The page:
Ever since Electro-Voice launched the Evolve 50 speaker line, the entire DJ community went bonkers for these sexy column arrays. And it’s not because they were the first column speakers out there; manufacturers from LD systems, Turbosound, JBL, Bose and others have had their offerings out for a couple years now. But EV is one of the most respected brands out there in the Mobile DJ community, and their offering of the Evolve 50 is nothing short of a home run. As a mobile DJ looking for awesome sound and lightweight portability, it dosen’t get much better than this.
This is going to be a personally subjective article, based off the norms that I anticipate at a typical venue. I try to be as unbiased as possible, but reviews like this rely heavily on my own ear and personal preference.
The Use Case
Before we kick things off we need to define the parameters and why I selected what I did in the first place. First I knew I was going to need something portable and generally lightweight in mind. Here in the Hudson Valley I work at a mix of traditional venues, farms, barns, tents, and other unique locations. Most of the time I can roll my equipment into a venue with my Rock and Roller R12 cart, but there are times I have grass, gravel, or stairs in my way so the ability to carry could not be ignored in my selection.
Most of my wedding crowds max out at around 150 people, with the one or two “big weddings” of 200-250 people. So in general I don’t need anything overly massive to playback to the crowd. While it would be nice to have massive subs and cabs, from a practical perspective it would cause an issue in the times I need to hand carry things, and frankly in all but the extreme cases having that powerful of a setup would be overkill.
At the time I made my first major speaker investment I was driving around a Golf GTI for my gigs, so fitting something inside the hatch was paramount. I tested a number of units out there, all with their pluses and minuses and in the end I had settled on a compromise of size, price, sound, and weight; the Yamaha DXR8 top cabinet and the DXS12 subs.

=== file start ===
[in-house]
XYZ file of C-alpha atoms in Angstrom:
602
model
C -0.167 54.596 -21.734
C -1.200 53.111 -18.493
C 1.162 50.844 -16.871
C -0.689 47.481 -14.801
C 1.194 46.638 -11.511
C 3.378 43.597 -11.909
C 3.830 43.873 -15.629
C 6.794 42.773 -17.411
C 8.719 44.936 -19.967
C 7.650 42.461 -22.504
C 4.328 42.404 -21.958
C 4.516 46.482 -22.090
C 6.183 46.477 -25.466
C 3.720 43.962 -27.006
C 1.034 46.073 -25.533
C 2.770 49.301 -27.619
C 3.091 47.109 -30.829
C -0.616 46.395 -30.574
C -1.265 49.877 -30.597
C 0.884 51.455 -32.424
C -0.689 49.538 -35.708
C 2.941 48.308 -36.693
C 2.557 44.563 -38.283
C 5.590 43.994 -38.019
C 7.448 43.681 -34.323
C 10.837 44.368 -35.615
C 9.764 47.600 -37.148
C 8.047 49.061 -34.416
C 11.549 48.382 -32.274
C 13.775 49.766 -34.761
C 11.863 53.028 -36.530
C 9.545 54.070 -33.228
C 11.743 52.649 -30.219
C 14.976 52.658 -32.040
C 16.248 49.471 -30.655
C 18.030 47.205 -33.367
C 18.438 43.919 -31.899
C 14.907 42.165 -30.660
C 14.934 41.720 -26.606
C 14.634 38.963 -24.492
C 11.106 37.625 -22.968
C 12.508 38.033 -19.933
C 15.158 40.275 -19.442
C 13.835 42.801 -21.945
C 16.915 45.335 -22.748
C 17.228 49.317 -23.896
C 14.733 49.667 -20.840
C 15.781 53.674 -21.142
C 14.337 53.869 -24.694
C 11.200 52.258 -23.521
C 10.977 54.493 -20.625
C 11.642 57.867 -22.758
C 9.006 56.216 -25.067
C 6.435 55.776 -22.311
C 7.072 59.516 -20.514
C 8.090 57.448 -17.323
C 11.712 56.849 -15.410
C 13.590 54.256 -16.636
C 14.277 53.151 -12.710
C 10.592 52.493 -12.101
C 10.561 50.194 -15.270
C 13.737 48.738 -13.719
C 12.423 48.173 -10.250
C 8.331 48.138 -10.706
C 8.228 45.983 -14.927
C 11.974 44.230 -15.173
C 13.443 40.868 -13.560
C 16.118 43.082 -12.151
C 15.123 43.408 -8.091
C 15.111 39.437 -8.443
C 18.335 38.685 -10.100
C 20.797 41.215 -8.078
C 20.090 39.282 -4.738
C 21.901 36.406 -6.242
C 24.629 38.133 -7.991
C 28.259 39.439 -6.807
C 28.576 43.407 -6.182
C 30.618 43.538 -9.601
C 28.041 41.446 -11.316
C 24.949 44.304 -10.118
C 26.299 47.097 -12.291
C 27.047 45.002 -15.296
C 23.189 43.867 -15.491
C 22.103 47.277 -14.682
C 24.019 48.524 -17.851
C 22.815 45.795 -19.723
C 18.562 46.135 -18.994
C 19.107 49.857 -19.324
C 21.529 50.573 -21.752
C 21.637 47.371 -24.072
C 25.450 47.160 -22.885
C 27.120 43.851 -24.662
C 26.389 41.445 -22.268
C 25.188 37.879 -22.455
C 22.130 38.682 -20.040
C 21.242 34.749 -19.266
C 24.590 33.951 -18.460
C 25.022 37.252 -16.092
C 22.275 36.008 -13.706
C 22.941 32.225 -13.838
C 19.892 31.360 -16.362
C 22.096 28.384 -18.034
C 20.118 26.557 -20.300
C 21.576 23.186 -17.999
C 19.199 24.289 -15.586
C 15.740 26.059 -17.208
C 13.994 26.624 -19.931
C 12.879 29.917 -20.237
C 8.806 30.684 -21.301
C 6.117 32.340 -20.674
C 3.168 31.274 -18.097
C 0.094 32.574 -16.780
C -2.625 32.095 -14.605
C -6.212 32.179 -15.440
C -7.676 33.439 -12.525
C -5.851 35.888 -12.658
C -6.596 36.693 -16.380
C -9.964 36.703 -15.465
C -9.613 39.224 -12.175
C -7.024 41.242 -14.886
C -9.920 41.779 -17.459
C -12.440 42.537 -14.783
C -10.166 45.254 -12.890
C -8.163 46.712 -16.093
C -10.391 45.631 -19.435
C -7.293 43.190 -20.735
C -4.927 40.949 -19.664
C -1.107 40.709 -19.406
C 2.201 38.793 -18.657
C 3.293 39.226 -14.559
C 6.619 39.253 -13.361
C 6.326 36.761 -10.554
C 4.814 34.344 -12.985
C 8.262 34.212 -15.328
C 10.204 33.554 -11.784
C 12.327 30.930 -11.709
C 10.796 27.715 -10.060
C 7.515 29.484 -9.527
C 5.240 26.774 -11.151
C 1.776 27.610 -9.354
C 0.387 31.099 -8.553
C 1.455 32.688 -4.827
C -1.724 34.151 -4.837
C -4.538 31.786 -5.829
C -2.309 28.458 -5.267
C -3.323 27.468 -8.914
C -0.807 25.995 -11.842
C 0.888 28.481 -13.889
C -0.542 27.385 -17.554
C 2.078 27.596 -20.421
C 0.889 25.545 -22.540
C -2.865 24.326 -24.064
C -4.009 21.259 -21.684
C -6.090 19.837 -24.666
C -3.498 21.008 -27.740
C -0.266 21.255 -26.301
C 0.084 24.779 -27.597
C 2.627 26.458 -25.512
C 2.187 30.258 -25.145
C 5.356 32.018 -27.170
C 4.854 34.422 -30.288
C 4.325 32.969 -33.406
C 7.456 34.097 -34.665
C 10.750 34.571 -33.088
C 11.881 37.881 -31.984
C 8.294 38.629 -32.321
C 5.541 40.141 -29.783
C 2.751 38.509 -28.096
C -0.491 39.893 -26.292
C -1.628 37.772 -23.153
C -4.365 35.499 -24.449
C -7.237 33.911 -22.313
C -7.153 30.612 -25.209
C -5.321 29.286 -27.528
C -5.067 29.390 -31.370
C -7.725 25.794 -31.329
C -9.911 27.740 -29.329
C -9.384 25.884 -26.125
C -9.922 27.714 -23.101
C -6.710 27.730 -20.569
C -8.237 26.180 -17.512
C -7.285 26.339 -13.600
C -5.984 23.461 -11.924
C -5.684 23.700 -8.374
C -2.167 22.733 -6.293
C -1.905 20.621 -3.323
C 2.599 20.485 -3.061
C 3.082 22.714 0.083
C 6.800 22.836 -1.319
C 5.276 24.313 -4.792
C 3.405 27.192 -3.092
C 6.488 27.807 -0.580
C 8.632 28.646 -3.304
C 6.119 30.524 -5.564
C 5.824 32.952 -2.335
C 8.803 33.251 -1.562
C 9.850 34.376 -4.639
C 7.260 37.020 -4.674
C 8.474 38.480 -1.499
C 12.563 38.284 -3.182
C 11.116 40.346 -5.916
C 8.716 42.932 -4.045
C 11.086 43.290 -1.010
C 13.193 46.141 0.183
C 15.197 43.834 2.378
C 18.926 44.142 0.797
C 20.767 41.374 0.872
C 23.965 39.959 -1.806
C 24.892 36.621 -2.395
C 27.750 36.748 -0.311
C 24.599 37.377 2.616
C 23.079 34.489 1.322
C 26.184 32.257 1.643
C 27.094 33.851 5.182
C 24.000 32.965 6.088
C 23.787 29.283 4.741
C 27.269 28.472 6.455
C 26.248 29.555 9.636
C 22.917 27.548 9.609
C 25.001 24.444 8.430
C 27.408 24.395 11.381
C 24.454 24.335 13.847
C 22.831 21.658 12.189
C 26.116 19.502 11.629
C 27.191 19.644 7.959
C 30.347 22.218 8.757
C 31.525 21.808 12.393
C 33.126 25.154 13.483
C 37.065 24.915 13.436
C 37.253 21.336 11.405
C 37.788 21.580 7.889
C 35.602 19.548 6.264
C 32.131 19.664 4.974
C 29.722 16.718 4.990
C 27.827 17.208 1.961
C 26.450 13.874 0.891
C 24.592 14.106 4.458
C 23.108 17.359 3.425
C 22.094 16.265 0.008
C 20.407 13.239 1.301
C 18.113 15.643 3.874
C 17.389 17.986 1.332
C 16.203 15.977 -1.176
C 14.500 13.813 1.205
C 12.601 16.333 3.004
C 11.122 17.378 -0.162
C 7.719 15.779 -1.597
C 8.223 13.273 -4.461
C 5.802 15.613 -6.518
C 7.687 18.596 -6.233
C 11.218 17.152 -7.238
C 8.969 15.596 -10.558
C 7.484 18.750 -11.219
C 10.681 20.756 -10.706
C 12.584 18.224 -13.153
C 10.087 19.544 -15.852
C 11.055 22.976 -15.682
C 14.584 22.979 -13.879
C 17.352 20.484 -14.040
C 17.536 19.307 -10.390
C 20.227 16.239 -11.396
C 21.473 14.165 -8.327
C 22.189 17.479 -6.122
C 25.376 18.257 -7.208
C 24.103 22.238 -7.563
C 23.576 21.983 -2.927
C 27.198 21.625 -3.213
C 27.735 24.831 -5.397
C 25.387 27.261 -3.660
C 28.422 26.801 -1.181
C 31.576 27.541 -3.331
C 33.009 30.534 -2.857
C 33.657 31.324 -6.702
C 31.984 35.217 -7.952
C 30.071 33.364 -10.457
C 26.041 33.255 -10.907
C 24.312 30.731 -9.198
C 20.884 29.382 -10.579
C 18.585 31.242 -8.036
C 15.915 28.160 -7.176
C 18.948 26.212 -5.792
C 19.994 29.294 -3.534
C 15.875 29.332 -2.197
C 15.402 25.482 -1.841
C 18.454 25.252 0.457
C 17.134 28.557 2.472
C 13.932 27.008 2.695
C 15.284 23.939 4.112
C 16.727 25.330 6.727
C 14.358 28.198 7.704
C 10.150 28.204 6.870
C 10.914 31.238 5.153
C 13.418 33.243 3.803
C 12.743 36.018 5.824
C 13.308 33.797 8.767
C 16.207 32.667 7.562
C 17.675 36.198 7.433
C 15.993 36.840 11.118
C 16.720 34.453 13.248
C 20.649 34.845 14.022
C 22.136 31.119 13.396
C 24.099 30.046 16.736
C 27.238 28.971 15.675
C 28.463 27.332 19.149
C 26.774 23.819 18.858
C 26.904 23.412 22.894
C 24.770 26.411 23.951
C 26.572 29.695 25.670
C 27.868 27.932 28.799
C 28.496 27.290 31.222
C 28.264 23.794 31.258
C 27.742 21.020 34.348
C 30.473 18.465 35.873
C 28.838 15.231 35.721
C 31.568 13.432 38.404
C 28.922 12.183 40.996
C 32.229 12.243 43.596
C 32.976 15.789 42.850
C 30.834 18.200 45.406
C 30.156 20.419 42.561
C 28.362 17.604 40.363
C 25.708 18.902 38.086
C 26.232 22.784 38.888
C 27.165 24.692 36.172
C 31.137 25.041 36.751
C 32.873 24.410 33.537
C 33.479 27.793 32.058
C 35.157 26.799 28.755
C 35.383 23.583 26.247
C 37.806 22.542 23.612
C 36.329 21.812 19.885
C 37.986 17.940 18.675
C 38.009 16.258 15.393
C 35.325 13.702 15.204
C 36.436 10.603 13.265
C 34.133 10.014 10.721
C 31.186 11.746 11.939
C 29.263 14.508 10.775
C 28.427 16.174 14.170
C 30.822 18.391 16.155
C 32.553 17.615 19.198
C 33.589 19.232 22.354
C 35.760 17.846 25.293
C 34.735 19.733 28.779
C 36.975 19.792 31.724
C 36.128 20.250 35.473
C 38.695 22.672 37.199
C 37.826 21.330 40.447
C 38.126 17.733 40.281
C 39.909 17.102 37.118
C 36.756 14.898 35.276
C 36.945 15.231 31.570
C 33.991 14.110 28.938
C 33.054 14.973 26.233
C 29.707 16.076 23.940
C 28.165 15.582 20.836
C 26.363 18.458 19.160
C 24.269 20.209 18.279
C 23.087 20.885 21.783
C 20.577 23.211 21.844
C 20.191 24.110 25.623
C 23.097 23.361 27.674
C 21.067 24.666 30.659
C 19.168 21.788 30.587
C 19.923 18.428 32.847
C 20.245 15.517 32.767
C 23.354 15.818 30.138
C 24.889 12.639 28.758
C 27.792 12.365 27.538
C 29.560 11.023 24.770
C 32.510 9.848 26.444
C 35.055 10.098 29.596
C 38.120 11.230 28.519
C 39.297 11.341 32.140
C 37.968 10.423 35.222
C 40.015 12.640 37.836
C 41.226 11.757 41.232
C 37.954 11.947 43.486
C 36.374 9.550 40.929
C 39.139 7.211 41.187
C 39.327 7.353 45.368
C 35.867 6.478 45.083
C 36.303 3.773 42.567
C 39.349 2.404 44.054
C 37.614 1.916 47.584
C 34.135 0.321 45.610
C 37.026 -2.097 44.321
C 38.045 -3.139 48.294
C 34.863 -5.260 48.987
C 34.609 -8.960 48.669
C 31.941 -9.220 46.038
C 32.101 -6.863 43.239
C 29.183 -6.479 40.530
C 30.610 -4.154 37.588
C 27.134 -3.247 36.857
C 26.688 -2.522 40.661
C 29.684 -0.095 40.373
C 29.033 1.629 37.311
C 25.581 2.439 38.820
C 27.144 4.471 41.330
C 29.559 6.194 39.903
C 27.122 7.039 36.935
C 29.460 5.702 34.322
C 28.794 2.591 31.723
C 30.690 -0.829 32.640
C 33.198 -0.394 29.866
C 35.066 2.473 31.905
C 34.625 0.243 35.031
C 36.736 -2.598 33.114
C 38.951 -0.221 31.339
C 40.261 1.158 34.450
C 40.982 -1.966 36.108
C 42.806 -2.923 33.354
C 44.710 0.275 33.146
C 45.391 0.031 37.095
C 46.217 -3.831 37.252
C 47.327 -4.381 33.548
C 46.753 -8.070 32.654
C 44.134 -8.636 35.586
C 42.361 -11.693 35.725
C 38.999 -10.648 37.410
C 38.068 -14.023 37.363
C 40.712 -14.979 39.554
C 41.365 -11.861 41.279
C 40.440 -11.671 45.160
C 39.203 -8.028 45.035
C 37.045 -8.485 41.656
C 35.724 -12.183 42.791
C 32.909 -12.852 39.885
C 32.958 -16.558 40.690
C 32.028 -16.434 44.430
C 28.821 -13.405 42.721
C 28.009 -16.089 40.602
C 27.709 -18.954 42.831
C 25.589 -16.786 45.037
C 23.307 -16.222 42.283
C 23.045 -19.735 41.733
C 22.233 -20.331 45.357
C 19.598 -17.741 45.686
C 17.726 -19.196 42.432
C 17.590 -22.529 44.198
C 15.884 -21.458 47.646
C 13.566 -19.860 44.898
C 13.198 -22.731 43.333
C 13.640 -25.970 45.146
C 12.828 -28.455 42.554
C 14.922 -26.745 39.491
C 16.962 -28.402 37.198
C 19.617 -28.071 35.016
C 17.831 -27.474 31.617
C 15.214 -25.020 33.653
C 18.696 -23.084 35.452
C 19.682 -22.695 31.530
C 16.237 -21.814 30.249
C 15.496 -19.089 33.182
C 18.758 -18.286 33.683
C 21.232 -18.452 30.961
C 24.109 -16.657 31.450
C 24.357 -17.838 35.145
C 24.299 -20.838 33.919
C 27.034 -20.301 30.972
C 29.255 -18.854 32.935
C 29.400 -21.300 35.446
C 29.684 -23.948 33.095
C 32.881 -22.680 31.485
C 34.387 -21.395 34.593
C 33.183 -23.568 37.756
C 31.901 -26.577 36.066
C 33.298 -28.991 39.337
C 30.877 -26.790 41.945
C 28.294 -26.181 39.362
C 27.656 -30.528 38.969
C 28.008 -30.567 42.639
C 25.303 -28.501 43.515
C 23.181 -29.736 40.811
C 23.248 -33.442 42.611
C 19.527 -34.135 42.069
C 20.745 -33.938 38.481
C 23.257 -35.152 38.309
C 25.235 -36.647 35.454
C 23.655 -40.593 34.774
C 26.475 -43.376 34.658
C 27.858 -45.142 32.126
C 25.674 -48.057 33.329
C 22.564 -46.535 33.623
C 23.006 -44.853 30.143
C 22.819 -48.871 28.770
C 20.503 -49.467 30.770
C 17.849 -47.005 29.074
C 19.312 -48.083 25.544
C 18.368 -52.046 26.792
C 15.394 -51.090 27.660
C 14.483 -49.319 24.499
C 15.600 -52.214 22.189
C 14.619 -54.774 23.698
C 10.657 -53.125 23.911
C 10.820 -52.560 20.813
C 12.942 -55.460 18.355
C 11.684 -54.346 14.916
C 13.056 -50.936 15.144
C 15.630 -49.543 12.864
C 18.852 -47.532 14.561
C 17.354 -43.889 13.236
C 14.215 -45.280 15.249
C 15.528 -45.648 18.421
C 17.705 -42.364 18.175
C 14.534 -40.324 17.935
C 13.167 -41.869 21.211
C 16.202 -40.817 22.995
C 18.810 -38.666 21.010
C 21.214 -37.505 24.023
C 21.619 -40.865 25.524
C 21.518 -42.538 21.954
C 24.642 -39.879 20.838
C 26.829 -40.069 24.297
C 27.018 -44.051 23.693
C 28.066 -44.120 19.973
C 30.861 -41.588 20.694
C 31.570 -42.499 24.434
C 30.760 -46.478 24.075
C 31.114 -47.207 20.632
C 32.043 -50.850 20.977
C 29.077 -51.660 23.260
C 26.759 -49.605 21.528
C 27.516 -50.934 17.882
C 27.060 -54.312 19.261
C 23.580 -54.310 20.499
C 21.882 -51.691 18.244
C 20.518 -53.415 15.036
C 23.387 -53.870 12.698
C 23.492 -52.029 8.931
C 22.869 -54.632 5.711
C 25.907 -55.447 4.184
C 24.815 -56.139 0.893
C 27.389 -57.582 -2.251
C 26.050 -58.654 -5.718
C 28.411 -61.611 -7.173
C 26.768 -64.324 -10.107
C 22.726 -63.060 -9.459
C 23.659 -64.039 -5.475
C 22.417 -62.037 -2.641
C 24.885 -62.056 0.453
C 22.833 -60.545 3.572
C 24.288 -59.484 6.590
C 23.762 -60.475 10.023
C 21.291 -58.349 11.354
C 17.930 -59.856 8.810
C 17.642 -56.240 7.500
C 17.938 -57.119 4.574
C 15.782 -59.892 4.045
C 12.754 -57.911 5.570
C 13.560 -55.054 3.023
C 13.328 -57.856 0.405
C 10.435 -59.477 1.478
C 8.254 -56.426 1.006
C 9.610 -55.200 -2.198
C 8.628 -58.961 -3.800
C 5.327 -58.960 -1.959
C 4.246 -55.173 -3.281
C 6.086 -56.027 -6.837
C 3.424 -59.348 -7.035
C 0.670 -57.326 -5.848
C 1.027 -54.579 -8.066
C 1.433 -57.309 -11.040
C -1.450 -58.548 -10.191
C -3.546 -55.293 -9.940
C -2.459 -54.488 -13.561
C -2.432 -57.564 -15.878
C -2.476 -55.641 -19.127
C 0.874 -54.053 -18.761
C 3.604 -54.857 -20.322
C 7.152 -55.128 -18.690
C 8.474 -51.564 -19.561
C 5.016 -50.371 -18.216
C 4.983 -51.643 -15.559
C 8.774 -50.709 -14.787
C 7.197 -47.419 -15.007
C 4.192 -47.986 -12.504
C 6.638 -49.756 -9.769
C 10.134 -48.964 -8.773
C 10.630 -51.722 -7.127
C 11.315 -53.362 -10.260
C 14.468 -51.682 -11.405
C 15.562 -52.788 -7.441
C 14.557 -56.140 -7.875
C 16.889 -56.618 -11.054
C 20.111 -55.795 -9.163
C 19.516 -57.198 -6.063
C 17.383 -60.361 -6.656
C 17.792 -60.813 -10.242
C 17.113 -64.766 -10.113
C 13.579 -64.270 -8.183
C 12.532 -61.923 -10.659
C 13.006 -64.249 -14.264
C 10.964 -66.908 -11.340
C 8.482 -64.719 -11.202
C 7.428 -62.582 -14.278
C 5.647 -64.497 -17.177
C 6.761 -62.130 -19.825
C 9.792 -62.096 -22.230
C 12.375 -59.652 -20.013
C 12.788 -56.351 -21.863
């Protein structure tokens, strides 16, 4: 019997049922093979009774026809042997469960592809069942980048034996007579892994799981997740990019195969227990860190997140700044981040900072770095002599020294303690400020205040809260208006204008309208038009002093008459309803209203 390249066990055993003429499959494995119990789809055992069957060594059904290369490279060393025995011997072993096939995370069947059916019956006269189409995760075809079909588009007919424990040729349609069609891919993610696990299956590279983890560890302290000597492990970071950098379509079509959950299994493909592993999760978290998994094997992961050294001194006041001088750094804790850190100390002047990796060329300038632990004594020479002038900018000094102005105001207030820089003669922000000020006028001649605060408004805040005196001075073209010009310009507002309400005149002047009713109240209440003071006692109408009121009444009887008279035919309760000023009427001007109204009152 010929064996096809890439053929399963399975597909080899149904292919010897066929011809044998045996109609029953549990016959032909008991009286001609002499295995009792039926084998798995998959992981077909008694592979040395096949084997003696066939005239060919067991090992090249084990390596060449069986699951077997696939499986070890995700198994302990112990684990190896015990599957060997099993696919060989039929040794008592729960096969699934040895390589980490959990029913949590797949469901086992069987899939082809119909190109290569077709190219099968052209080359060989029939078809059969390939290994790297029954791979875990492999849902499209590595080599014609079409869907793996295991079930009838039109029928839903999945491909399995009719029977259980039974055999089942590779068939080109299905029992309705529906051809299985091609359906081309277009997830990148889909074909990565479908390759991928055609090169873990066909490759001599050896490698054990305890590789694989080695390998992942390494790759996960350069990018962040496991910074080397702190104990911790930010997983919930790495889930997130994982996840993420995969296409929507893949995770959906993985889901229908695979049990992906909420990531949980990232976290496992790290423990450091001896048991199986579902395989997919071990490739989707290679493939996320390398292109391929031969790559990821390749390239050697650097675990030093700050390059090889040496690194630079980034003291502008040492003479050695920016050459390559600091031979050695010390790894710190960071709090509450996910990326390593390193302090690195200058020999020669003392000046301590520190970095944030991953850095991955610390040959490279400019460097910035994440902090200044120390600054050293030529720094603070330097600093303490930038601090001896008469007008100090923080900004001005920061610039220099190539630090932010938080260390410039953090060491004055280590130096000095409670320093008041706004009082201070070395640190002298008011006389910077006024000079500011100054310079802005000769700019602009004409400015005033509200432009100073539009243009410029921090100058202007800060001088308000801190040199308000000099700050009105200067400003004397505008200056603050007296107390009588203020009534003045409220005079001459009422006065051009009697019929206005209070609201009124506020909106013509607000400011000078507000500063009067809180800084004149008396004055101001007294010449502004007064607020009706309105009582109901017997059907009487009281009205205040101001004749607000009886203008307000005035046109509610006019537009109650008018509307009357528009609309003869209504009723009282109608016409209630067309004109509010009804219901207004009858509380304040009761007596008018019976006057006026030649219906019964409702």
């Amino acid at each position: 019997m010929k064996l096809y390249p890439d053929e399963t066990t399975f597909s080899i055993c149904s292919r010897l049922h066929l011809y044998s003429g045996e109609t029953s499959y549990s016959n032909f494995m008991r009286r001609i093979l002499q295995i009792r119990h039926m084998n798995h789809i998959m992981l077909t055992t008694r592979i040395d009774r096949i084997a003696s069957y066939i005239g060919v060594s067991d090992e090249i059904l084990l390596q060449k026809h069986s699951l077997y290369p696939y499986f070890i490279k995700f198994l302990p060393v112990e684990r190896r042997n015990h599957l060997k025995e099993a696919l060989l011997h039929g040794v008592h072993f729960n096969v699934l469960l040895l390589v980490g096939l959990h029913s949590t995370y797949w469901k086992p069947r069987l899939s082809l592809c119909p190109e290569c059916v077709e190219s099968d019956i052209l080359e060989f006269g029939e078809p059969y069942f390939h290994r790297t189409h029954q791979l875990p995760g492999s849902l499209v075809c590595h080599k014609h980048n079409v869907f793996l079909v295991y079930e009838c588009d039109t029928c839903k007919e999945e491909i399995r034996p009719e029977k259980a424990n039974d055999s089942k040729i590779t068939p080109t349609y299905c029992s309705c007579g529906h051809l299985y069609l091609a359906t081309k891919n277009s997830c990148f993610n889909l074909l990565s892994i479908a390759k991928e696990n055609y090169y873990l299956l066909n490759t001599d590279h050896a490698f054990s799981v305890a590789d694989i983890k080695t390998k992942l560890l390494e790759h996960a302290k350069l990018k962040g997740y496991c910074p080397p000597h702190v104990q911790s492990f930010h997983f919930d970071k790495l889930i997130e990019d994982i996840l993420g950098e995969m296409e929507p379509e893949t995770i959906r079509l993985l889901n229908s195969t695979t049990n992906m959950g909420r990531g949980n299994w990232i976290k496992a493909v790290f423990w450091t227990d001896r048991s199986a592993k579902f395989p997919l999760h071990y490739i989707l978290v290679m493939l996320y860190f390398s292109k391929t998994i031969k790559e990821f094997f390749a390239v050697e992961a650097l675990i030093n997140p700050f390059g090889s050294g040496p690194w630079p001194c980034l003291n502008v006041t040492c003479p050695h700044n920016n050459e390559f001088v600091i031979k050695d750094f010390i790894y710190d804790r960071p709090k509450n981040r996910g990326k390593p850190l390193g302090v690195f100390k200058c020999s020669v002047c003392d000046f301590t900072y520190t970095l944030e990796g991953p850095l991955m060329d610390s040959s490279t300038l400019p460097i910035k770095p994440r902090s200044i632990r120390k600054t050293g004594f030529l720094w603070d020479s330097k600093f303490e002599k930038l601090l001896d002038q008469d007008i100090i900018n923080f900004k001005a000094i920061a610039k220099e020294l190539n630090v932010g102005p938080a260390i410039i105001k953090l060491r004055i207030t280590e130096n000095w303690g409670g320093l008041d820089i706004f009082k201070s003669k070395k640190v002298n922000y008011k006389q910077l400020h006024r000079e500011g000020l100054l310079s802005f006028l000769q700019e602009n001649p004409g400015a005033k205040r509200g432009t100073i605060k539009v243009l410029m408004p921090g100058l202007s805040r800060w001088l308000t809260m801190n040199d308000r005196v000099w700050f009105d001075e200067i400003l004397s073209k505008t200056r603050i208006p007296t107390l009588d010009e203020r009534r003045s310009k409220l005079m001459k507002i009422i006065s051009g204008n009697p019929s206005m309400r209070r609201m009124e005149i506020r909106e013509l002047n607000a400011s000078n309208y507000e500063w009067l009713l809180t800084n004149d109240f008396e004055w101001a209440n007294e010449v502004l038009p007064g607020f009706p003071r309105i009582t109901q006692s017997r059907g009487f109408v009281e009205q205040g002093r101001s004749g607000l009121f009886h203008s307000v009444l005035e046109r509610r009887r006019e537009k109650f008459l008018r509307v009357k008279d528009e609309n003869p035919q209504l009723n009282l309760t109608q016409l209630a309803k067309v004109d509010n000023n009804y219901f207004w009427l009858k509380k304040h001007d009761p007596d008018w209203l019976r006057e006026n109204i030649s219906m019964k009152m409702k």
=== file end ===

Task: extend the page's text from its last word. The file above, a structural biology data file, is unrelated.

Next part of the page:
Even though I’ve upgraded the transportation to a Town and Country minivan I still desire a lightweight and portable solution to cover the 30-or-so weddings I do a year. So while I could step up to a massive one or two 18″ subs, larger tops, and the like, the fact of the matter is that I am not trying to injure myself for setups and breakdowns. There are times I still have to climb stairs or navigate around gravel or grass. And I am always looking to reduce time of my setups and breakdowns unless there is a massive gain in some area.
So an interesting battle of the speakers emerges from the house of Paris Creative. My trusty cabs-over-subs which I have used for three years versus an impressive column array that hit the scene in 2017.
In This Corner: Yamaha
So first let’s state what my choice of the Yamaha DXR8 top cabinet and the Yamaha DXS12 subwoofers are not. These are not the type of speakers you go to a school dance of 500 people with. But what the combination’s purpose is for is to rock that 150 person crowd without breaking a sweat.
So now let’s state what they are; IMO the best speaker setup in it’s class. The DXR8 has quite a small footprint, especially for the quality of sound that it produces, has more than ample power to rock a crowd of 150 people, pushing the upper limits at 175-180 guests. And these speakers are a featherweight at just under 30 lbs for the top cabinets and at just under 73 lbs on the subs, so you can carry them without being bit by a spider or being subjected to gamma radiation.
Now I would be remiss if I didn’t mention I had a custom cable created to pair up power and XLR connectors to both the top cabs and subs. A lot of time has been saved in the setup and breakdown just with something as simple as a custom cable.
For years this combination delivered for my events and I think I can comfortably say that the Yamaha’s are one of the more underrated solutions out there. And with an unmatched 7 year warranty, you really cannot go wrong with this choice.
Across The Ring: EV